While many parents would quite likely be concerned at a young daughter running off, there is another dimenstion to this story.
It turns out that Israel has something called the "Lehava anti-assimilation organization." The Israel News article reports that this organization was in constant contact with the family, and will now "guide the family on how to treat their daughter." The paper quotes its announcement:
“The organization will continue treating the young woman and help her return to the Jewish people. The organization welcomes the activities of the police and calls on the authorities to handle this phenomenon. We will continue to fight for the return of the daughters of Israel to the people of Israel.
The article reports that the stunned mother bemoaned the fact that “Girls here are exposed to minorities daily, on the way to school and back... It definitely can happen to anyone. My daughter was perfectly normal, full of joie de vivre, surrounded by friends. My daughter was a victim."
She went on to say:
"Unfortunately, there is no immunity to almost anyone. In my worst nightmares I never dreamed it would happen to us.”
The article reports that a deputy mayor from a nearby village announced with concern that a growing number of Jewish girls are moving into Arab villages, a claim that the paper reports was confirmed by "Israel's pro-Jewish Identity NGO Yad L'Achim."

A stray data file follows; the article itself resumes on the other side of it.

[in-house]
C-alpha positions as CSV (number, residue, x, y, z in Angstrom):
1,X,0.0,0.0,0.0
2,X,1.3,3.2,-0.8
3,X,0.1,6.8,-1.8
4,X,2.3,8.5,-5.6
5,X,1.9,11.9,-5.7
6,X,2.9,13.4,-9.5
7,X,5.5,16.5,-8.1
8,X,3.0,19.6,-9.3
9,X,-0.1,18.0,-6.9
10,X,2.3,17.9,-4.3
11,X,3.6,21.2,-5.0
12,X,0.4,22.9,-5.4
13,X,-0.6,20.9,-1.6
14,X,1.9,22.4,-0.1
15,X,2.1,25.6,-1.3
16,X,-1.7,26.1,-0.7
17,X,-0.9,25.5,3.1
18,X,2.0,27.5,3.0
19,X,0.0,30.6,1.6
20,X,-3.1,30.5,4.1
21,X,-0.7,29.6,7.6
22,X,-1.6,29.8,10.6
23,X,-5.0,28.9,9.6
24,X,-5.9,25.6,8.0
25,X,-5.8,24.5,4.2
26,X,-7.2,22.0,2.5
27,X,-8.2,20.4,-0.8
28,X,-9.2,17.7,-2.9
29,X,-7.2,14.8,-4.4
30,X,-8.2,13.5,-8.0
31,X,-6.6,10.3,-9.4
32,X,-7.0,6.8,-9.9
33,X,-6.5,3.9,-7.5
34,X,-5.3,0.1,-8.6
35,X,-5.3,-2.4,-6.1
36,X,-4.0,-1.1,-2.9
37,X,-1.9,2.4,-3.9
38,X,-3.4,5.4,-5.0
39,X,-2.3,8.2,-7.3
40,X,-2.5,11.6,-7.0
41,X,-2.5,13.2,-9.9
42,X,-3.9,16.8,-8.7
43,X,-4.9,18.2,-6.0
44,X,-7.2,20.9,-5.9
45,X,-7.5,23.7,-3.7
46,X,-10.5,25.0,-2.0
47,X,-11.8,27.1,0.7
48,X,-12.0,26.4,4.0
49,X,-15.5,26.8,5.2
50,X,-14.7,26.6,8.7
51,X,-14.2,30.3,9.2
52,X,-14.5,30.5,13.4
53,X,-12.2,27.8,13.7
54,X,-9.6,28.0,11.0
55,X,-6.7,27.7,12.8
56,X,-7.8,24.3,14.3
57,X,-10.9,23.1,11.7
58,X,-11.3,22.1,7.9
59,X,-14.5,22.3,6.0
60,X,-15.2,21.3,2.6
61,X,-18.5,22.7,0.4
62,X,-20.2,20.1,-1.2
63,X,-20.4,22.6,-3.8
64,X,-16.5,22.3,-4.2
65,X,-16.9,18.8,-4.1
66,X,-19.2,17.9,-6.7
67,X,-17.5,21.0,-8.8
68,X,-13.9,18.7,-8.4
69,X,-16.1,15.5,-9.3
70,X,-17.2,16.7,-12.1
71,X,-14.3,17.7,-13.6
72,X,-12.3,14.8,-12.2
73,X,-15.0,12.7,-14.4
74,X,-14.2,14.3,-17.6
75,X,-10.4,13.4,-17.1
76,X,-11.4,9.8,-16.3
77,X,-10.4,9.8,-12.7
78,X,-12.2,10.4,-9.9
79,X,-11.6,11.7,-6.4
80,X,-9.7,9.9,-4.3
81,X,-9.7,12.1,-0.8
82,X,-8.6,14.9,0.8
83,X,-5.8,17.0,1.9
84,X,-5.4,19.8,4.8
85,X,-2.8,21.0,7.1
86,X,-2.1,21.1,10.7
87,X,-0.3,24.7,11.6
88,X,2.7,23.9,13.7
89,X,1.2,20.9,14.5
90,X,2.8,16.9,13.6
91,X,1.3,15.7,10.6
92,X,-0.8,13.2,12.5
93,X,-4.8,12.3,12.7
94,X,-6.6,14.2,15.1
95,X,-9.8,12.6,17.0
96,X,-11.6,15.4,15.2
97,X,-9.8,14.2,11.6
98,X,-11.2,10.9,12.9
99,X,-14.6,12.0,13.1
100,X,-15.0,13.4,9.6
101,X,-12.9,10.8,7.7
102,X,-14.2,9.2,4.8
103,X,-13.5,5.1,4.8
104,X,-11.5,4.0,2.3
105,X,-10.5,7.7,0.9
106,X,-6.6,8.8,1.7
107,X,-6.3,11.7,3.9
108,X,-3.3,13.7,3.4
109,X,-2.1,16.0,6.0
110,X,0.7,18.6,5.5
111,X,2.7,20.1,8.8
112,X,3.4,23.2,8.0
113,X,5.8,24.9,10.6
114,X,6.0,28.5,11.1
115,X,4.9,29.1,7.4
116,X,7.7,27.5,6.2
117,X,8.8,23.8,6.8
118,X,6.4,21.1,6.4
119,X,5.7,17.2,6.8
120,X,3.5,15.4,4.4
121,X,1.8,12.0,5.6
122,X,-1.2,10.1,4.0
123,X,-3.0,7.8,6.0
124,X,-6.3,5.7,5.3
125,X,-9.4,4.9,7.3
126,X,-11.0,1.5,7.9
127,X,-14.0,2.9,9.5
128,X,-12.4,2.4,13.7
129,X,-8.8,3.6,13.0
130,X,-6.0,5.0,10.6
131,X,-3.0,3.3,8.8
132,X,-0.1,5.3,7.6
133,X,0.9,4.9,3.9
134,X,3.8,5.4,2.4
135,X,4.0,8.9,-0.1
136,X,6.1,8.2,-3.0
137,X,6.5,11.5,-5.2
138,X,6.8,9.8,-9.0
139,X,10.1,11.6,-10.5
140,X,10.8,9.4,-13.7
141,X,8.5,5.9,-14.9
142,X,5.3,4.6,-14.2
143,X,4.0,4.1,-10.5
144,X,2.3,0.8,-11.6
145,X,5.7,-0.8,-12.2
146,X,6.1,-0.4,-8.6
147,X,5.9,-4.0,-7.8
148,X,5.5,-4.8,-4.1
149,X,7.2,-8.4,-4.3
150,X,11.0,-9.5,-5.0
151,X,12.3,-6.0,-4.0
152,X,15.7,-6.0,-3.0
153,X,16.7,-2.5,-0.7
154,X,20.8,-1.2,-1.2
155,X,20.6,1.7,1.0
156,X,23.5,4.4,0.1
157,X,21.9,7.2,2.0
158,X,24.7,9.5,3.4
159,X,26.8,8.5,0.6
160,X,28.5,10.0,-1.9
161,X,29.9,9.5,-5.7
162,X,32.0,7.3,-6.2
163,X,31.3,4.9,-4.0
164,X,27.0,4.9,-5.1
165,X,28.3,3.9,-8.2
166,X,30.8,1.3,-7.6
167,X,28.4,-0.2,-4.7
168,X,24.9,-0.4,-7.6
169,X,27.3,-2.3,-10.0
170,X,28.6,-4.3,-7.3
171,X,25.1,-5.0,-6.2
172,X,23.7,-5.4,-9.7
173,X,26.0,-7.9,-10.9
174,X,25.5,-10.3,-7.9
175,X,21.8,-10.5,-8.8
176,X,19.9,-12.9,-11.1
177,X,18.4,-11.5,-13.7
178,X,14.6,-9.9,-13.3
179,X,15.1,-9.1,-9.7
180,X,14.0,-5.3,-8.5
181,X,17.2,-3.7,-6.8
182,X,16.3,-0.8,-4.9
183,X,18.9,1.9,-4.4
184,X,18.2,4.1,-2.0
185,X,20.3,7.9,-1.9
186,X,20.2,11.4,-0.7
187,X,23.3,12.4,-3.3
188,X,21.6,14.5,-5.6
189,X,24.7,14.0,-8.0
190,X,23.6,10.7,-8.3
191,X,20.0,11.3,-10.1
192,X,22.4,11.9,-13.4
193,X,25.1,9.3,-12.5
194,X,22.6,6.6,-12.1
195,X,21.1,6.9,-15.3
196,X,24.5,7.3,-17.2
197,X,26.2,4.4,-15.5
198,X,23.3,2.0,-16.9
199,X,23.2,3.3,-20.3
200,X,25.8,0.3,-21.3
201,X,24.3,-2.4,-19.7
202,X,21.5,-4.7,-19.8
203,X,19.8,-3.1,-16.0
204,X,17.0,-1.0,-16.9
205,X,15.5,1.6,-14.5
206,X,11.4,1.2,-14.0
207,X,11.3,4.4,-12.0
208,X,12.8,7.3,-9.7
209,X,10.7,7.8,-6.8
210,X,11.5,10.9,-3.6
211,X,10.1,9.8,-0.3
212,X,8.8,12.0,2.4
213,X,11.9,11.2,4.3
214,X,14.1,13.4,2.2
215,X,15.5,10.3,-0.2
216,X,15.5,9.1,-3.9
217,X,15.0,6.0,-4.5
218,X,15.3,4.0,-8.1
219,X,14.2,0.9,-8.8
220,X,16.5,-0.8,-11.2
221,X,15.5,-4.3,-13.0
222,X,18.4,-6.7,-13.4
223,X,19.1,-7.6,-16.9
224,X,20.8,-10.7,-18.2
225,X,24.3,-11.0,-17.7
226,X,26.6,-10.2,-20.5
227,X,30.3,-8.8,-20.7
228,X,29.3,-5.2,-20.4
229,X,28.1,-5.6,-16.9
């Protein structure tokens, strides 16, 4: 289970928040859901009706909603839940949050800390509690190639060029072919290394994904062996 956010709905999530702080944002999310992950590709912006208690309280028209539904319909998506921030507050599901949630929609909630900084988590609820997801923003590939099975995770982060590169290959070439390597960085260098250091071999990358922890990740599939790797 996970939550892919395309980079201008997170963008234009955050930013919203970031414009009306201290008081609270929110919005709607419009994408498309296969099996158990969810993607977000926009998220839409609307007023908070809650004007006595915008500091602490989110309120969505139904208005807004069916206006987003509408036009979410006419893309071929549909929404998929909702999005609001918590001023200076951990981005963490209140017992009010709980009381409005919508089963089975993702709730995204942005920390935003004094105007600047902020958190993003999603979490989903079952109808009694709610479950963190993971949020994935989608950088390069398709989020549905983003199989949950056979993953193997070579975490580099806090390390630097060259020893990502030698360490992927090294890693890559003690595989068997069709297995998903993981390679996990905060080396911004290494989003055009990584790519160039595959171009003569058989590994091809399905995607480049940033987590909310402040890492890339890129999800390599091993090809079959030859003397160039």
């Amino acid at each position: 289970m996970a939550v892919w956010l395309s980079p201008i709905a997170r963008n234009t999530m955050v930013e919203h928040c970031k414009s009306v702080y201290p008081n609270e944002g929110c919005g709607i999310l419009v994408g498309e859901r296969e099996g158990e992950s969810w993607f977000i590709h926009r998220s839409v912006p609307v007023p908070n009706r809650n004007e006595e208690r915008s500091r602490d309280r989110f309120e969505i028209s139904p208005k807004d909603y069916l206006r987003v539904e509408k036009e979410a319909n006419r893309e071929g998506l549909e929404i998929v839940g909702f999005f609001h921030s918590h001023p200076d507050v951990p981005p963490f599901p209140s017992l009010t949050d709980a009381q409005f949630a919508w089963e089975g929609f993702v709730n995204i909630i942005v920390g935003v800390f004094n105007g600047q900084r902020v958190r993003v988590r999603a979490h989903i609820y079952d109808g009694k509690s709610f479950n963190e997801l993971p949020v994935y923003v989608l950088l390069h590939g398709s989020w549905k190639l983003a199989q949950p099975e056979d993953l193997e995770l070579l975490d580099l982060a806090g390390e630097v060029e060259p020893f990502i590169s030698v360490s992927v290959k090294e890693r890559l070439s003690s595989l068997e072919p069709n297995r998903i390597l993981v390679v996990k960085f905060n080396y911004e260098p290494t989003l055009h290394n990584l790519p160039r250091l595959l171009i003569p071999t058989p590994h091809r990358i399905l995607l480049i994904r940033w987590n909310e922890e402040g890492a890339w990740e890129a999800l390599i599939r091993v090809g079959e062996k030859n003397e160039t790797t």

A related article tells of yet another organization, "The Family Lobby," which responded to the deputy mayor's report by claiming:
"The painful phenomenon of Jewish girls who cross over into Arab society is the direct result of the weakening of the family unit and the deterioration of the status of fathers in the Jewish family in recent decades – due to the activity of militant feminist women's groups.'"
An observer might be forgiven for wondering whether the phenomenon is perhaps connected to something more basic: the self-destructive nature of a colonial system built on ruthless militarism and subjugation of others, an artificially manufactured society whose much-vaunted kibbutz system involved separating children from parents and parents from children – in considerable contrast to the Middle Eastern extended-family culture it sought to displace... but that still exists next door.